Since the early 2000s, the government of the United Arab Emirates (U.A.E.) first elevated and then eliminated statelessness as a policy issue through a series of unconventional population management policies. The centrepiece of this effort was the U.A.E.’s mass purchase of so-called ‘economic citizenship’ passports from the African country of Comoros for at least 50,000 stateless residents. In keeping with the official narrative about statelessness as a spurious status, the stateless were allowed to ‘reveal’ their ‘true’ nationality first. For those who failed to claim one, the U.A.E. assigned Comoros nationality. Through exhaustive interviews, application forms, compilations of documentary evidence, and DNA sample collections in the fall of 2008, the U.A.E. vetted the future ‘Comorians’. Were it not for its exclusionary outcomes, the process could be termed a statelessness determination procedure or even a mapping exercise. Having concluded that the registrants were indeed without access to documentary proof of citizenship, the U.A.E. provided this diverse grouping of residents with a form of citizenship documentation, a passport, issued by the Union of Comoros. Thus, through a transactional mass ‘naturalisation’ the U.A.E. convened a new Comorian ‘minority’. After presenting the historical and political context of how this happened, this chapter discusses the process as an example of governance of statelessness through ‘legal fiction’. While the U.A.E. created a mechanism for ‘eliminating’ statelessness, the lived experience of statelessness (or, the limbo of non-incorporation) in the U.A.E. remained intact. This experience reveals the pitfalls of any project to end statelessness merely nominally.
When a person is not recognised as a citizen anywhere, they are typically referred to as ‘stateless’. This can give rise to challenges both for individuals and for the institutions that try to govern them. Statelessness, governance, and the problem of citizenship breaks from tradition by relocating the ‘problem’ to be addressed from one of statelessness to one of citizenship. It problematises the governance of citizenship – and the use of citizenship as a governance tool. It traces the ‘problem of citizenship’ from global and regional governance mechanisms to national and even individual levels. Part I examines how statelessness is produced and maintained, for example through global development efforts and refugee protection instruments. Part II traces the lived reality of statelessness, starting at conception and the issuance of birth certificates, then exploring the experiences of youth, workers, and older people. Part III demands a rethinking of the governance of citizenship. It interrogates existing efforts to address challenges associated with statelessness and suggests alternatives. Contributions span global regions and contributors include activists, affected persons, artists, lawyers, leading academics from a range of disciplines, and national and international policy experts. Written text, visual art, and poetry are also used to examine complex concepts central to this discussion. Statelessness, governance, and the problem of citizenship rejects the idea that statelessness and stateless persons are a problem. It argues that the reality of statelessness helps to uncover a more fundamental challenge: the problem of citizenship.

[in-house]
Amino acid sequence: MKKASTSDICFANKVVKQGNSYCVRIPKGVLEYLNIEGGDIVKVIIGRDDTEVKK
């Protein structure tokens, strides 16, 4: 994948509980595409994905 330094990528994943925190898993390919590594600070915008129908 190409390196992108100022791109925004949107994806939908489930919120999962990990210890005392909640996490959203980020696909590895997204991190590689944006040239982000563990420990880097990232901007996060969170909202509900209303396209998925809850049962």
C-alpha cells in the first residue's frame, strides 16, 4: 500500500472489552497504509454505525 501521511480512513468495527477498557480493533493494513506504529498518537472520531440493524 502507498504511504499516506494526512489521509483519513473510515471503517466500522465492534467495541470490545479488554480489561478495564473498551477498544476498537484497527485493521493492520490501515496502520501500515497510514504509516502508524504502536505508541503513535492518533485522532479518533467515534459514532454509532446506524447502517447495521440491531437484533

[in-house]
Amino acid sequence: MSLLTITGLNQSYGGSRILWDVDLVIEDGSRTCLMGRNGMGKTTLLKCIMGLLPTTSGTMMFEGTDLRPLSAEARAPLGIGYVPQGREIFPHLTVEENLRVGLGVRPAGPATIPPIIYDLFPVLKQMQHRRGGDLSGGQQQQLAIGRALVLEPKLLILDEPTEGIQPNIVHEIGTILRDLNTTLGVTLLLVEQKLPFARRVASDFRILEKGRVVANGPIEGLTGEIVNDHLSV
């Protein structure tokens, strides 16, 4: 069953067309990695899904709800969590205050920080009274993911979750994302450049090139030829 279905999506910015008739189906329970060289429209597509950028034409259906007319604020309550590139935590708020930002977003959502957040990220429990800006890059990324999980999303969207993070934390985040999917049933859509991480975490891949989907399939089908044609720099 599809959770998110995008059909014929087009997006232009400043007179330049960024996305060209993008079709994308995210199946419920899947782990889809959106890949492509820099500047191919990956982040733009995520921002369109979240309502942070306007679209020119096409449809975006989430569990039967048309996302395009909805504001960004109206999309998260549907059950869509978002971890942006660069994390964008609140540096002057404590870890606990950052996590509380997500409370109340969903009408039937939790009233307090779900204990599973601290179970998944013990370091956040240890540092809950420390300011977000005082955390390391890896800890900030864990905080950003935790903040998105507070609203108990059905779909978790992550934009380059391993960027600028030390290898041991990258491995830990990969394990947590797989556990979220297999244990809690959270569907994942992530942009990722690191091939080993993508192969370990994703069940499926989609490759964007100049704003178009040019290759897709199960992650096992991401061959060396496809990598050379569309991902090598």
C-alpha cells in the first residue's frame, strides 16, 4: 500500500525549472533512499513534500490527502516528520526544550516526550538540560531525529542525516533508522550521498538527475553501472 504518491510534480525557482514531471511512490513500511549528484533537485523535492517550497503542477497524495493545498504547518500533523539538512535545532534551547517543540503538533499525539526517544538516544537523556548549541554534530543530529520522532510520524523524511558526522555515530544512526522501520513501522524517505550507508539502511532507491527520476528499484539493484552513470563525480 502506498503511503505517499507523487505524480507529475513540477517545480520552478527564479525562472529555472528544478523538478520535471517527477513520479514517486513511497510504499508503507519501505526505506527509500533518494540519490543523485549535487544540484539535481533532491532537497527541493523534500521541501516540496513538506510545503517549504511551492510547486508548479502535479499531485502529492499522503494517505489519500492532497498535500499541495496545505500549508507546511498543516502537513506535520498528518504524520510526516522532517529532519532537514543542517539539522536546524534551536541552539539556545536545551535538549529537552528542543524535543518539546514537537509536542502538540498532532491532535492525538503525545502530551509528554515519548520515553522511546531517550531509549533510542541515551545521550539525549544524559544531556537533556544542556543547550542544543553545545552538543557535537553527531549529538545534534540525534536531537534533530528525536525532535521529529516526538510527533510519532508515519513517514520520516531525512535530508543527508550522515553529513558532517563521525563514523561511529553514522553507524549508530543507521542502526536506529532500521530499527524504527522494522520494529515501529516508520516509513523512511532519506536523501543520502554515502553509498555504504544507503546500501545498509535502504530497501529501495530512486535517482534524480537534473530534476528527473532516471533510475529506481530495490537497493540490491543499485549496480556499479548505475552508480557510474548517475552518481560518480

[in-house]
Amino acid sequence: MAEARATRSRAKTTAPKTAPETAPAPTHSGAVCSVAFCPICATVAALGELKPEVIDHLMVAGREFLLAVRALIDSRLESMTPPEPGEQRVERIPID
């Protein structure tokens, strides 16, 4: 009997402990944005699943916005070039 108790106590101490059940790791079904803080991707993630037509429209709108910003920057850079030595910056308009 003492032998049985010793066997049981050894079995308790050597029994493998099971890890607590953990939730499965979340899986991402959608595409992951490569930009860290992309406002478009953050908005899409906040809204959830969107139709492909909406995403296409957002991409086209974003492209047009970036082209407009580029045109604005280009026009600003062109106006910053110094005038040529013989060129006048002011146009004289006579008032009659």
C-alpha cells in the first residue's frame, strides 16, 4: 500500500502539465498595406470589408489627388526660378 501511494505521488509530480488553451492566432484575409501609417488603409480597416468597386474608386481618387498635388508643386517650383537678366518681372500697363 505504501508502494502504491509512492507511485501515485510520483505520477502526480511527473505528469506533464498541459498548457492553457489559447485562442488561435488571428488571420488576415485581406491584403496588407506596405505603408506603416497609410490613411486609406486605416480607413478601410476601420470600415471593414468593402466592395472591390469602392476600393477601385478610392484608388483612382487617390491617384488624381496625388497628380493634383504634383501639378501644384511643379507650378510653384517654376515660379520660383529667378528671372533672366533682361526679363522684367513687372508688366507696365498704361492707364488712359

The chapter questions a central policy norm that key international actors in the area developed to govern the relationship between statelessness and refugeeness. This policy position, which the author terms as the ‘protection hierarchy’, posits that for stateless refugees their refugee-ness should trump their statelessness. This justification is based on the claim that the protection concerns stemming from refugeeness are more immediate and pressing than those stemming from statelessness. This chapter consolidates the growing body of multidisciplinary research to question the justification of the protection hierarchy. Three main themes emerge from this systematic literature review: statelessness and recognition as a refugee; vulnerability, protection and refugee’s statelessness; and statelessness and ‘durable solutions’ for refugees. The chapter discusses how there is a solid empirical foundation which shows that the relationship between statelessness and refugee-ness is impactful, fluid and complex. As such, the claim that the consequences of statelessness can be distinguished, detached, and/or compared to refugeeness, the central premise of the protection hierarchy, is argued to be highly problematic. The chapter then turns to consider the recent tentative moves away from the protection hierarchy in the discourse of key international actors. It concludes by reflecting upon what the future holds for the governance of stateless refugees and the role that evidence-based policy can and must play.